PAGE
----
Adobe Premiere: Industry Standard?

Every year, film students at John Paul the Great Catholic University spend a quarter learning the fundamentals of post-production. The official editing software of the school, Adobe Premiere Pro CC, is considered one of the most versatile editing tools on the market today. It is, as most students at JPCatholic are taught, the industry standard. Many job postings online even seem to prefer editors with a proficient understanding of Premiere. However, if a union editor is asked, one might be surprised to hear that less than 3% of productions (scripted, unscripted, union and non-union) are, in fact, edited in Adobe Premiere. Furthermore one must ask, why are the majority of students unaware that Premiere’s more popular alternative, AVID Media Composer, exists?

Last quarter, editing student Matthew Farrugia attended an assistant editor conference in Burbank, where dozens of aspiring editors, who had already earned the difficult status of union membership, networked and discussed the union’s rule changes. There it was confirmed by a large group that Adobe Premiere was not used by any large production, and a program more shortly referred to as “AVID” was used by everybody.

“I knew about AVID previously through my community college, so luckily, it wasn’t as big of a shock as it probably could have been. But it’s almost a running joke among these people if you say you use Premiere or Final Cut,” Farrugia said. “And what’s sad is, I don’t think almost any editors at JPCatholic know this.”

Preference comes down to a few key things for many production companies. One of the main reasons for AVID’s wide-use is the “NEXIS storage” system, which essentially stores clips and sequences in an online secure server. This is a feature that has yet to be added to Premiere, which currently only favors single-editor tasks.

Ian Morabito, a union assistant editor for Nickelodeon, explained the process. “On my last project, we had seven editors and seven assistant editors. Any of us could be working in the same project, accessing the same media, bins, and sequences.” When asked to what extent AVID was used in the television world, Ian responded, “It’s huge in TV. Virtually all professional TV shows are cut in AVID because of NEXIS. More than 99% of primetime TV shows.”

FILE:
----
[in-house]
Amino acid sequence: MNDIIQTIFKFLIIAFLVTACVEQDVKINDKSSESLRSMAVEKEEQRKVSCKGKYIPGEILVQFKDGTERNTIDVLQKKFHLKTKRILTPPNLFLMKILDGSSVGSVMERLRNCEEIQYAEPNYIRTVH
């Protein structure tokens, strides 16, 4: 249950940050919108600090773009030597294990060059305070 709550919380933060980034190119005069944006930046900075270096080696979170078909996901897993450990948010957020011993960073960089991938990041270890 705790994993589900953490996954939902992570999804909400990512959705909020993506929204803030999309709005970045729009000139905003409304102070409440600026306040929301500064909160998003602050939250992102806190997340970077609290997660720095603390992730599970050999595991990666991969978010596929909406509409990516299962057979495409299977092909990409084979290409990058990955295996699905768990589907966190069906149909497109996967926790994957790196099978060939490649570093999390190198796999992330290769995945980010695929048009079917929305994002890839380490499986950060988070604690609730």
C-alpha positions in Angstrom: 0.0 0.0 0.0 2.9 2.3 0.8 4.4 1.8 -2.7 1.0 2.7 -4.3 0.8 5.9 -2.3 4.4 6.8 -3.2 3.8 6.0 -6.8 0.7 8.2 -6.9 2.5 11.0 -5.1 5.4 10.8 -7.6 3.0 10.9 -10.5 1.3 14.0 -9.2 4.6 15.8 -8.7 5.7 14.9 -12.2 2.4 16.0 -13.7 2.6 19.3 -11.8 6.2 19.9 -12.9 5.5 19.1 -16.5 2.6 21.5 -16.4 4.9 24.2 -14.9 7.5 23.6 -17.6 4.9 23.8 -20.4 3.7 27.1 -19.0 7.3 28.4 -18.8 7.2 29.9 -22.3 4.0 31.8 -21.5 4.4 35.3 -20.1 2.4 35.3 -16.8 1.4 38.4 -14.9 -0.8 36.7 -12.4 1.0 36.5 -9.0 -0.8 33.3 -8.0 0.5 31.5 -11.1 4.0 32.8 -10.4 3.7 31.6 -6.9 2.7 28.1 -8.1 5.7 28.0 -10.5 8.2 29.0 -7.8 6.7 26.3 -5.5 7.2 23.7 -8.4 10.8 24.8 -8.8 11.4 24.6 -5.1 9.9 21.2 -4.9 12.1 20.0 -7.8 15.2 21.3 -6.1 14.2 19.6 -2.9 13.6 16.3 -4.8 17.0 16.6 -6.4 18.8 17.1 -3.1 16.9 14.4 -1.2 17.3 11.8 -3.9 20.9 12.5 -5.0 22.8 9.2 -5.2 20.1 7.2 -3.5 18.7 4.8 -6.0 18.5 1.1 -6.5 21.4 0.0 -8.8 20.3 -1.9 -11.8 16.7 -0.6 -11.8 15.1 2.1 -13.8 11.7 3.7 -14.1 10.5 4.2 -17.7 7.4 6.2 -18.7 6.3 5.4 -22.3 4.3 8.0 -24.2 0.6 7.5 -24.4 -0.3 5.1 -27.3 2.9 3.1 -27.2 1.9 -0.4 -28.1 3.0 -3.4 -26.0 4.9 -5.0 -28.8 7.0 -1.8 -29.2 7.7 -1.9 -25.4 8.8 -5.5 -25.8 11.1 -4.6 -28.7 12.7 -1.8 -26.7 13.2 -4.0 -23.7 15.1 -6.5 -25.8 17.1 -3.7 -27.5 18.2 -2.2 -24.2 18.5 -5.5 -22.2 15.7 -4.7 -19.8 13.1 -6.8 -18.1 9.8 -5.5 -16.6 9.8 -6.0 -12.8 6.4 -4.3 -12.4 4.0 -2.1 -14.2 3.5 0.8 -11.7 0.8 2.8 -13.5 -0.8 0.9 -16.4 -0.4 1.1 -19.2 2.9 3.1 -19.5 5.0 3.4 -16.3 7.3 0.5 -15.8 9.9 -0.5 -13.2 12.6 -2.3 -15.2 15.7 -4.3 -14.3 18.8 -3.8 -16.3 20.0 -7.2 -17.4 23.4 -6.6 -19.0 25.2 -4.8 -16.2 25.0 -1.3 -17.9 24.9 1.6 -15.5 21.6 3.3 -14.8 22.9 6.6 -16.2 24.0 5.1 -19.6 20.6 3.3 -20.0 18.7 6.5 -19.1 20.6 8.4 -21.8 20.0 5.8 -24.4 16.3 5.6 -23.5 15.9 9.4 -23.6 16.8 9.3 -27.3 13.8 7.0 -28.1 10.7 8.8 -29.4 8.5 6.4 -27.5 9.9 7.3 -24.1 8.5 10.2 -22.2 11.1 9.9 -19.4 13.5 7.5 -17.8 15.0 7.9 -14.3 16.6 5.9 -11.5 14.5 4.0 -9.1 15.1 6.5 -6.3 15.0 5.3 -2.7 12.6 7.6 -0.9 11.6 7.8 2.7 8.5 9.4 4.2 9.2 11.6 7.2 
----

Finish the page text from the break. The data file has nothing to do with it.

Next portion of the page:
The product-makers at Adobe have also earned a considerably negative reputation with companies after many previous internal issues. The film Deadpool, a project which prided itself on a partnership with Adobe Premiere, needed an on-staff technical assistance team that was purely in case of program issues, which inevitably occurred during editing. Not surprisingly, for Deadpool 2, Adobe was scrapped in favor of the incumbent program. JPCatholic has had its own share of technical issues with Adobe. In 2017, students were unable to use Adobe Premiere for weeks because a new update had affected licensing to users.

To it’s credit, AVID Media Composer is considered to be a much more technically-sophisticated program, whereas Adobe Premiere Pro CC is an excellent tool when it comes to teaching new filmmakers the fundamentals of editing. Professor Dunn weighed in on his decision to implement the software. “Adobe fits well within the environment that we have here with students needing the entire creative suite [Photoshop, After Effects, etc.]. So, there is a cost benefit.” Dunn also added that from his perspective, only feature editors seem to require AVID, whereas television editors prefer Premiere. The use of AVID vs. Premiere ultimately depends on what a student wants to do with editing. “A number of smaller boutique production companies are adopting Premiere because of the cost benefit as well; having access to the other programs within Creative Cloud,”  Dunn added.

One would only really need to learn AVID if they aspired to edit large budget feature films or television programming, a prospect that does not attract the bulk of JPCatholic’s film students. In addition, there is certainly a clear demand in other areas for people that have Adobe experience. The problem is when students trying to enter large scale post-production houses are unaware that AVID is the software they must be familiar with.